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PROPERTY FROM A PRIVATE COLLECTION

Alfred Sisley
LA SEINE PRÈS DE BOUGIVAL - MATIN D'HIVER
JUMP TO LOT
33

PROPERTY FROM A PRIVATE COLLECTION

Alfred Sisley
LA SEINE PRÈS DE BOUGIVAL - MATIN D'HIVER
JUMP TO LOT

Details & Cataloguing

Impressionist and Modern Art Evening Sale

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London

Alfred Sisley
1839 - 1899
LA SEINE PRÈS DE BOUGIVAL - MATIN D'HIVER
signed Sisley and dated 74 (lower right)
oil on canvas
54 by 73cm.
21 1/4 by 28 3/4 in.
Painted in 1874.
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The Comité Alfred Sisley has confirmed the authenticity of this work. It will be included in the new edition of the Catalogue Raisonné de l'œuvre peint de Alfred Sisley by François Daulte being prepared at the Galerie Brame & Lorenceau.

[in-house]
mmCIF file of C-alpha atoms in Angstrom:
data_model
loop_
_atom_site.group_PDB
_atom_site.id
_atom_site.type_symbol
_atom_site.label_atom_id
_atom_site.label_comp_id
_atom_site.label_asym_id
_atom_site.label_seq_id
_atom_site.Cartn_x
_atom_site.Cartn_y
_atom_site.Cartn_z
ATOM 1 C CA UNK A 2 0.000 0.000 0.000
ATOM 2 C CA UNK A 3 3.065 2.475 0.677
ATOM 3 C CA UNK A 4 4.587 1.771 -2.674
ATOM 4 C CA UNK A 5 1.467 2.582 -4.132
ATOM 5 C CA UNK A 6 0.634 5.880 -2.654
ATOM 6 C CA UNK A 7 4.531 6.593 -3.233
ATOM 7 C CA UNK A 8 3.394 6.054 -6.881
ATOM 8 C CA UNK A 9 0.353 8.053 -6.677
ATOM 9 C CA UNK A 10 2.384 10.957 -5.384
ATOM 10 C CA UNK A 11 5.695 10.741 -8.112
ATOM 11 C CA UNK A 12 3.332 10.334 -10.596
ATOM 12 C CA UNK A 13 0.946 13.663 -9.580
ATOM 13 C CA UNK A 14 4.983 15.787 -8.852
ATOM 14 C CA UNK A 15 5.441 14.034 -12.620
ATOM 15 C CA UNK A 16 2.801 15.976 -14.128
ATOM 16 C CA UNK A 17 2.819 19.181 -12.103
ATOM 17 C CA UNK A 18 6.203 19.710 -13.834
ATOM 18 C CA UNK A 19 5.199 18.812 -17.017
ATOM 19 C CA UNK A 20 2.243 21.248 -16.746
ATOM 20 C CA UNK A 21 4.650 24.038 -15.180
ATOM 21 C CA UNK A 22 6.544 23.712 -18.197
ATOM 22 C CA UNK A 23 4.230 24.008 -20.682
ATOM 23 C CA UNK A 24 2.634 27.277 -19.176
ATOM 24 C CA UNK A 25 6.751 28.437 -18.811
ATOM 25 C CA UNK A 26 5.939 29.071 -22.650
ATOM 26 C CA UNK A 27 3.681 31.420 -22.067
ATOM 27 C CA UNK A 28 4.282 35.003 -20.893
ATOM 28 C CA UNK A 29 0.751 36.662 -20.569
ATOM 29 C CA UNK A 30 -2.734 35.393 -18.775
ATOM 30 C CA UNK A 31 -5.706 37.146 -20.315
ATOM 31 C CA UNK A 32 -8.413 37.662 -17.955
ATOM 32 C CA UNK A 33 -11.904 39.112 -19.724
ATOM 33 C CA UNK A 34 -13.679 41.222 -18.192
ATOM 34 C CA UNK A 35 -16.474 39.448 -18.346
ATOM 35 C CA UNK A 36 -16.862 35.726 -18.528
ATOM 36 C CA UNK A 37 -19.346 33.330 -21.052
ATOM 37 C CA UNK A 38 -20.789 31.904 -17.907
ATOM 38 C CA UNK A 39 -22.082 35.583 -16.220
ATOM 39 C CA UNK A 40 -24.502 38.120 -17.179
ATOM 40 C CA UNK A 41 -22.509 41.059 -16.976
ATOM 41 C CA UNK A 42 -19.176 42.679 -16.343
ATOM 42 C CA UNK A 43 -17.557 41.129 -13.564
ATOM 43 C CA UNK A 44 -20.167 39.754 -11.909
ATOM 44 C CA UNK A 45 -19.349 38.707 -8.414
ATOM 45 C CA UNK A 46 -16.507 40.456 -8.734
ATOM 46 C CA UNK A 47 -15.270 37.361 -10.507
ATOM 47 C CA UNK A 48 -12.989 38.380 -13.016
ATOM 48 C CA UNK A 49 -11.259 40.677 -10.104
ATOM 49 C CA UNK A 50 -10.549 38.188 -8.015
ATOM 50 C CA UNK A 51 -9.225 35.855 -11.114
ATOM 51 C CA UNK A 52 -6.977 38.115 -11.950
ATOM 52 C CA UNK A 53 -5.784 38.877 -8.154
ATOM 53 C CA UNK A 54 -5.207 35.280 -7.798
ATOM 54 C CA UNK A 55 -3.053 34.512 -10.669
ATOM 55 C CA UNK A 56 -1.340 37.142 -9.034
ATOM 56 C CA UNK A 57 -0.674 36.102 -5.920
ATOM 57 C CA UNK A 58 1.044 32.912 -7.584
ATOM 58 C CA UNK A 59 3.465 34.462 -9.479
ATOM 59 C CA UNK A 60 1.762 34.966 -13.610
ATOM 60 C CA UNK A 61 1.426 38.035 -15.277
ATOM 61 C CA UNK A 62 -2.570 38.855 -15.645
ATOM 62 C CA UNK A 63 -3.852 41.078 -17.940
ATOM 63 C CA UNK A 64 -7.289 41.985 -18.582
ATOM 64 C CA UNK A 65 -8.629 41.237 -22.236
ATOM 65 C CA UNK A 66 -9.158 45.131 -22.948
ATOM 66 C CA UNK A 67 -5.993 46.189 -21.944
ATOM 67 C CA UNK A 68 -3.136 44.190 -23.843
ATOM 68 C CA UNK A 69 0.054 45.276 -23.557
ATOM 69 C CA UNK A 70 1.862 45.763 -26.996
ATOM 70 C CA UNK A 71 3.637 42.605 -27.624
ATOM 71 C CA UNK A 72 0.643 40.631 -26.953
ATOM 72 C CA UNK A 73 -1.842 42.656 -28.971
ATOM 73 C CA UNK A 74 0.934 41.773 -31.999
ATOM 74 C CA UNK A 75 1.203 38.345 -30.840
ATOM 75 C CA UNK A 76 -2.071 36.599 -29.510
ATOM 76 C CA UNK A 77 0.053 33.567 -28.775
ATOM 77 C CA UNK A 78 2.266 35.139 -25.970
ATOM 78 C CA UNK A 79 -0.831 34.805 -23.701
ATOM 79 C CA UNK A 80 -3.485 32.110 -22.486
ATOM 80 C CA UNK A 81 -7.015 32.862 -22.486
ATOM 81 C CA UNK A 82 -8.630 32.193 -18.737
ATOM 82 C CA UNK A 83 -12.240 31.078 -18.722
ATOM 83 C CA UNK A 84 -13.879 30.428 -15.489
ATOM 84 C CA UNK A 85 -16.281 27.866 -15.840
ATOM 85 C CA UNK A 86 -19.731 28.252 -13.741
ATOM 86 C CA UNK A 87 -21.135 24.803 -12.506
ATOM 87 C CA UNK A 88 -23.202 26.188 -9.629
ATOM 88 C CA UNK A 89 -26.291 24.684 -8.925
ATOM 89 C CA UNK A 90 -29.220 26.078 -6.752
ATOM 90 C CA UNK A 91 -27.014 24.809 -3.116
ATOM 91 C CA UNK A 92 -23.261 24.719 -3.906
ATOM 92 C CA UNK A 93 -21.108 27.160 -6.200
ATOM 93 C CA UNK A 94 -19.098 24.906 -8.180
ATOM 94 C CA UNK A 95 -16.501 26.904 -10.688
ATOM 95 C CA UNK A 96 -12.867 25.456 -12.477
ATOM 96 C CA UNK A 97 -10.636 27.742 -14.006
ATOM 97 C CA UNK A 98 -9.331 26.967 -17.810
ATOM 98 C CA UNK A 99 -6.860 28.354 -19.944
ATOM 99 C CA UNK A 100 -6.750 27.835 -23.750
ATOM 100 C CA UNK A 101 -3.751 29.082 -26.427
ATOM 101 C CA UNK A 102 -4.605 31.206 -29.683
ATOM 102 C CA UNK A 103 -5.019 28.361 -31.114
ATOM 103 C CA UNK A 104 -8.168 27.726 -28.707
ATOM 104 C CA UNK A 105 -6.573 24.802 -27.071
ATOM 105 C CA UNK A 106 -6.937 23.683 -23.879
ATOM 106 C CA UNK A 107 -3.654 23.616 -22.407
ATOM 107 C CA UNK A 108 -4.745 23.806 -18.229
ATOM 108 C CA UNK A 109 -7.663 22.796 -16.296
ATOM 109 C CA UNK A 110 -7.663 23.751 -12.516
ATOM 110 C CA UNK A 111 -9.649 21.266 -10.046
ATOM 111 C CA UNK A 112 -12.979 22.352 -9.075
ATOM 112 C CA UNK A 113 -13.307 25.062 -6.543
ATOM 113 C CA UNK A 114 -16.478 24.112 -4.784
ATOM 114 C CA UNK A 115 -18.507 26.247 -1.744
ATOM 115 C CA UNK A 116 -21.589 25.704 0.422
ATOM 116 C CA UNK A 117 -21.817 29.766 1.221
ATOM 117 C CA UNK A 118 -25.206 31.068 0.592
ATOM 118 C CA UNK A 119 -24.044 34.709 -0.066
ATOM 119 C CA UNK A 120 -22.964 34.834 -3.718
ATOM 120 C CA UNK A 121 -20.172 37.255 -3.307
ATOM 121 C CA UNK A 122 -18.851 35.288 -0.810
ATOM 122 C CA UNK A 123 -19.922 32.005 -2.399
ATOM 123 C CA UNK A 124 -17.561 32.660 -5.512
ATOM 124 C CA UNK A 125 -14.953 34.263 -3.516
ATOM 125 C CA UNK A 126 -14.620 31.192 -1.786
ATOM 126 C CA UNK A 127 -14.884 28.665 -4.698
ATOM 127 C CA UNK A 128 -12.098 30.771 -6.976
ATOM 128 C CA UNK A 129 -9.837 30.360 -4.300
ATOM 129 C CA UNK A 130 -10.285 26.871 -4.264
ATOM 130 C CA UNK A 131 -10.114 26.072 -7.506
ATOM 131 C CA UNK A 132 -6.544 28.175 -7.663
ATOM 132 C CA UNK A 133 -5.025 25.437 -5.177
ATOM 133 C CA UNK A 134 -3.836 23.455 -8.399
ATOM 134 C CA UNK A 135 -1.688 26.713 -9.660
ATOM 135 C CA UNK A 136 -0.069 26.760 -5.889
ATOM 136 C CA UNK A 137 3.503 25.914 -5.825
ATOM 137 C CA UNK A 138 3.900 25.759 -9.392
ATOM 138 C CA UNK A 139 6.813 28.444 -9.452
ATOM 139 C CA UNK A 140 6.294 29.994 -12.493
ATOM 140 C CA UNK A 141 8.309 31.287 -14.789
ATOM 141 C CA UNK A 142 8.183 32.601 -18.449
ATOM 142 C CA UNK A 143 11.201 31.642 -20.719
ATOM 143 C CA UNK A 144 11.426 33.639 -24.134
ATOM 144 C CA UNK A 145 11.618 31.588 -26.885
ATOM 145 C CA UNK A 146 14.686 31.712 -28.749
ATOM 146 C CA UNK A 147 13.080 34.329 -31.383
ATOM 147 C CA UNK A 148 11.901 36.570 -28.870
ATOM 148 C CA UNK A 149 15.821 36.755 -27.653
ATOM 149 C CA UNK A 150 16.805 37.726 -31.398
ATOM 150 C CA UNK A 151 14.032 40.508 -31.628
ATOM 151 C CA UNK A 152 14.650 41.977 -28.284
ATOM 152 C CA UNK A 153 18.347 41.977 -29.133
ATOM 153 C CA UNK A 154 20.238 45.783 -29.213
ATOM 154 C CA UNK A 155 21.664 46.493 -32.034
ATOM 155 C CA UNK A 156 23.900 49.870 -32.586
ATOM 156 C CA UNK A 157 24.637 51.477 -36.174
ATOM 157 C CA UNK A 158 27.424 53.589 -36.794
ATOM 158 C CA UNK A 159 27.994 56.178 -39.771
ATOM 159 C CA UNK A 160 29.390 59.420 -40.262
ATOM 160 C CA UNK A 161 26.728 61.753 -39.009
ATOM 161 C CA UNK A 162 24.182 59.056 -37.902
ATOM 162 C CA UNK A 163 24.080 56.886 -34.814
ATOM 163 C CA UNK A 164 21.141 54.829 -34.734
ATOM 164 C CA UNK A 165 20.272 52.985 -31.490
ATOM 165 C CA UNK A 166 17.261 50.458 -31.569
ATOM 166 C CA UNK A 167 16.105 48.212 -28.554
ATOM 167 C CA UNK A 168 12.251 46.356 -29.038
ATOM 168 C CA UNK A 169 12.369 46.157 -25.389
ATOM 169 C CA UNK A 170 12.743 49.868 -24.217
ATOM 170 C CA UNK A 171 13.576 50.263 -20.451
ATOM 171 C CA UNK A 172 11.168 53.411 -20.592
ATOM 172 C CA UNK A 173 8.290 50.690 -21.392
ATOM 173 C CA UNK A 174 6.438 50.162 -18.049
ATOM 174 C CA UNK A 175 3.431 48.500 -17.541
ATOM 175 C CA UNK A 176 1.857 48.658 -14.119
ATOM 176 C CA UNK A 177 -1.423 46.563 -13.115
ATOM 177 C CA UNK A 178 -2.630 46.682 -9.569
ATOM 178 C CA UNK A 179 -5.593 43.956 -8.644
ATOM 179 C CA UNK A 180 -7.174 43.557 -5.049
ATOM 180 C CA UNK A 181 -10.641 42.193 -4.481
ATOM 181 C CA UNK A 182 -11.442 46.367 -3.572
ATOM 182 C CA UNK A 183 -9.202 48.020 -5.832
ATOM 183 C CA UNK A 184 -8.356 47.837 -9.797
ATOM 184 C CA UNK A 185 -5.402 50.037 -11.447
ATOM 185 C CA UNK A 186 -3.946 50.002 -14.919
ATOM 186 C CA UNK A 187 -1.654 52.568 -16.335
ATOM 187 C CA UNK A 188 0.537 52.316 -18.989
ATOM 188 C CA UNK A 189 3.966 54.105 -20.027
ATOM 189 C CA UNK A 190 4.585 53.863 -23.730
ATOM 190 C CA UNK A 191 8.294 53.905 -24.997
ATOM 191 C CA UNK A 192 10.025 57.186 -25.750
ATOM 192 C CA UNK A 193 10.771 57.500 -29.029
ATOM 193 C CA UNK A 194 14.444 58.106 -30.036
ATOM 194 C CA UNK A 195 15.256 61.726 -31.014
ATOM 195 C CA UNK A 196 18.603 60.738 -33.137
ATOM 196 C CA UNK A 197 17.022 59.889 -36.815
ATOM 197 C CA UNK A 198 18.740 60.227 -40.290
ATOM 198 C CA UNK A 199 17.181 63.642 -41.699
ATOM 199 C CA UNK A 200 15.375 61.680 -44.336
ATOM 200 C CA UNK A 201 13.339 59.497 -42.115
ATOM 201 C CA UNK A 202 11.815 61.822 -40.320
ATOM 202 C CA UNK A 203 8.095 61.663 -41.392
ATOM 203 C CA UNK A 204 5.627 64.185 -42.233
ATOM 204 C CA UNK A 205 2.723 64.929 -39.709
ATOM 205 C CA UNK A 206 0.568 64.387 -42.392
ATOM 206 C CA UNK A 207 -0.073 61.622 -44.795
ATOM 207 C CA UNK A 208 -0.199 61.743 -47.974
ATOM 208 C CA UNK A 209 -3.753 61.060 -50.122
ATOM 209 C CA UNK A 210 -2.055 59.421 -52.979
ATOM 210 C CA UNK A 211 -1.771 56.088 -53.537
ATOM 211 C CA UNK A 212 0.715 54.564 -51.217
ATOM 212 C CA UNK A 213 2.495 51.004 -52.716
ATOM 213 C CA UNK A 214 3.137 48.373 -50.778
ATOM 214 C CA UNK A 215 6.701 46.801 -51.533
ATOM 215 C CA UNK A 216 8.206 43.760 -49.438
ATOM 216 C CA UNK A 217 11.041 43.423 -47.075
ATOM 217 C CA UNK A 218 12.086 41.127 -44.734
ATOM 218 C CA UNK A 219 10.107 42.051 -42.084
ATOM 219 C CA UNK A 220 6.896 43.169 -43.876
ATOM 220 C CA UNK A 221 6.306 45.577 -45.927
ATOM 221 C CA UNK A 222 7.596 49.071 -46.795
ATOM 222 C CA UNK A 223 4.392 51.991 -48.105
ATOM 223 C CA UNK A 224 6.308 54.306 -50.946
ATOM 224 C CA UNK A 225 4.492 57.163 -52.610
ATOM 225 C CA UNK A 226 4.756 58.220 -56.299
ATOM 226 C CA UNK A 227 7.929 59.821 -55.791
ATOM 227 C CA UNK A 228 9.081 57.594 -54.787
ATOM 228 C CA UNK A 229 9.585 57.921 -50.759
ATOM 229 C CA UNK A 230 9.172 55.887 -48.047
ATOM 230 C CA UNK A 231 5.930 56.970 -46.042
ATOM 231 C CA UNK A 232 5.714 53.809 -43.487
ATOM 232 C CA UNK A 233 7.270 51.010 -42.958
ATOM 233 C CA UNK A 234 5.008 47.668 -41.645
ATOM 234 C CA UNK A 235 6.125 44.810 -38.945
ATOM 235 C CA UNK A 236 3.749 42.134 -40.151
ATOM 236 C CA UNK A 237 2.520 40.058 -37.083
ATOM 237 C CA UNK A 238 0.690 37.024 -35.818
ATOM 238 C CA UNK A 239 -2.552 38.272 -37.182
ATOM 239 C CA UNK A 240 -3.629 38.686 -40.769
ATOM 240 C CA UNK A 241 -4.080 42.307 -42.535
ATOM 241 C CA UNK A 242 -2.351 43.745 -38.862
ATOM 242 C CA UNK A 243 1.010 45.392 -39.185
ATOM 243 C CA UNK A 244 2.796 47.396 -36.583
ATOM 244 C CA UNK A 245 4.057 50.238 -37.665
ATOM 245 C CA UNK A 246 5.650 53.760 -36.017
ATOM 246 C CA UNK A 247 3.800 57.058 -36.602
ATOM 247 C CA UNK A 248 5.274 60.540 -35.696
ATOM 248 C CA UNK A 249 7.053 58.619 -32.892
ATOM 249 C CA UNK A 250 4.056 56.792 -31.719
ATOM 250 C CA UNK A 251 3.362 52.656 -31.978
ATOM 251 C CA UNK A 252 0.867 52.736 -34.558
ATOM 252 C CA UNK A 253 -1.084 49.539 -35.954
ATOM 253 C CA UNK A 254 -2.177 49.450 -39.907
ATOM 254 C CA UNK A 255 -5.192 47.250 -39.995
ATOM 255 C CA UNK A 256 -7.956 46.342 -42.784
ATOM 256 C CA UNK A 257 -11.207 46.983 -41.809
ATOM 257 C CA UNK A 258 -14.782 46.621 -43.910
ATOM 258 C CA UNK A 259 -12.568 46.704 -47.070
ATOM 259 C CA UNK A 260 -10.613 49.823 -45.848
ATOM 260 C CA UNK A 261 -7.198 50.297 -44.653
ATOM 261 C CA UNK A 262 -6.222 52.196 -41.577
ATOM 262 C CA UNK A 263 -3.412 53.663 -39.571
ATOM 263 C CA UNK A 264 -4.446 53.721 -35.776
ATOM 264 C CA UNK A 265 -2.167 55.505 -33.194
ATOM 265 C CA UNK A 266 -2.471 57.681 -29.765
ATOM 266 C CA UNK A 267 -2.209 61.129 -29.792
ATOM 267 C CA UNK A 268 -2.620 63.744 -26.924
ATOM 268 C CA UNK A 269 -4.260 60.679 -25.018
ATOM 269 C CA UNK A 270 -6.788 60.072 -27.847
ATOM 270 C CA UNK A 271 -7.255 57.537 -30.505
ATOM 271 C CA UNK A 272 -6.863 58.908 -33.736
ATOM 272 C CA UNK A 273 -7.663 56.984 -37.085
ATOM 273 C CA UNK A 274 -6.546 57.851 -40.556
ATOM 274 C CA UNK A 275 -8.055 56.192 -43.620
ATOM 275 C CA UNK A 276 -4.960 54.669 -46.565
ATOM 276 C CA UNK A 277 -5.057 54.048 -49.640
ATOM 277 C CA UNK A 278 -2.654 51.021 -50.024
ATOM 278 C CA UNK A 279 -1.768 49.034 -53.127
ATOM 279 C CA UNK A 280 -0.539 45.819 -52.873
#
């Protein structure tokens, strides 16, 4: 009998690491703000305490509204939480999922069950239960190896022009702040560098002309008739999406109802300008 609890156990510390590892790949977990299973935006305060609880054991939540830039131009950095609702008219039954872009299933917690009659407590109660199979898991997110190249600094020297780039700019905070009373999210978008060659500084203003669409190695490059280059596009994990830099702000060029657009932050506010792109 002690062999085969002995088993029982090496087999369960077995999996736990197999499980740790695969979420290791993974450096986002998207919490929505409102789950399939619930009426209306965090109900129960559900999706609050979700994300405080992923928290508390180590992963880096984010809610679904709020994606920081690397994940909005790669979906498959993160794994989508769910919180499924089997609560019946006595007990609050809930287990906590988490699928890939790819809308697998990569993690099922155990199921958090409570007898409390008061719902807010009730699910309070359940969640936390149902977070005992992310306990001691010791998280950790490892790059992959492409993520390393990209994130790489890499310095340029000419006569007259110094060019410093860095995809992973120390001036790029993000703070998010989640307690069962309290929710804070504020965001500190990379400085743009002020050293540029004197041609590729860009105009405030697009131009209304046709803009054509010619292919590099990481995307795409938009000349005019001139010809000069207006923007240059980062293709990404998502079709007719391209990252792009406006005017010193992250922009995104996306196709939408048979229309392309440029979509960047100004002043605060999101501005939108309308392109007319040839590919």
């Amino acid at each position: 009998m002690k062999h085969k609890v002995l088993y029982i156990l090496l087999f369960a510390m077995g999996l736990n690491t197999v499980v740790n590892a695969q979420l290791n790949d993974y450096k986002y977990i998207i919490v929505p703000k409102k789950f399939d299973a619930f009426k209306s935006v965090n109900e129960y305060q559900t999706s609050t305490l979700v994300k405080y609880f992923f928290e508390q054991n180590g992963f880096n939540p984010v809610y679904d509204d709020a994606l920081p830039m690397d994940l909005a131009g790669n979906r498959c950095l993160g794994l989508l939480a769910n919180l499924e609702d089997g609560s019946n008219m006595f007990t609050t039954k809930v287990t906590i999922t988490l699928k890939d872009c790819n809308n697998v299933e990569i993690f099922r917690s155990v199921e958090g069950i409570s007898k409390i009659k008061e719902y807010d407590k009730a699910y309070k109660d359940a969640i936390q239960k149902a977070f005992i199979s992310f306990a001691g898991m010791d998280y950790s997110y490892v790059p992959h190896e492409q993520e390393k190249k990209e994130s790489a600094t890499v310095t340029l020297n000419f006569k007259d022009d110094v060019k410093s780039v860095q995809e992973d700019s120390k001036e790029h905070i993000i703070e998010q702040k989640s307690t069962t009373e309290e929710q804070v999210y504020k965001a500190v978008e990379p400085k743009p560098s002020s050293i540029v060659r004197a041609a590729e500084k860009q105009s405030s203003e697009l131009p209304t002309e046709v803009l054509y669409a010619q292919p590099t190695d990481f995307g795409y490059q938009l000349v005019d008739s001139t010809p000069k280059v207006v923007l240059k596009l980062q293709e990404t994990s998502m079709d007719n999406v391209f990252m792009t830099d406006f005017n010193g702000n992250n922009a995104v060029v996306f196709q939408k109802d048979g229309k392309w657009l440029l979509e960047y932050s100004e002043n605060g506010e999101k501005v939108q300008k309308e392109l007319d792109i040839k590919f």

Provenance

Jules Feder, Paris
Galerie Durand-Ruel, Paris (acquired from the above on 25th June 1892)
M & Mme Jean d'Alayer de Costemore d'Arc, Paris (by descent from the above in 1949)
Private Collection, Japan
Acquired from the above by the present owner

Exhibited

Paris, 6 rue le Peletier, Troisième Exposition des Impressionnistes, 1877, no. 129
Paris, Galerie Durand-Ruel, Monet, Pissarro, Renoir et Sisley, 1899, no. 129
London, Grafton Gallery, Pictures by Boudin, Cézanne, Degas, Manet, Monet, Morisot, Pissarro, Renoir, Sisley, 1905, no. 283
Paris, Galerie Durand-Ruel, Monet, Pissarro, Renoir et Sisley, 1925, no. 1
Paris, Galerie Durand-Ruel, Tableaux de Sisley, 1930, no. 22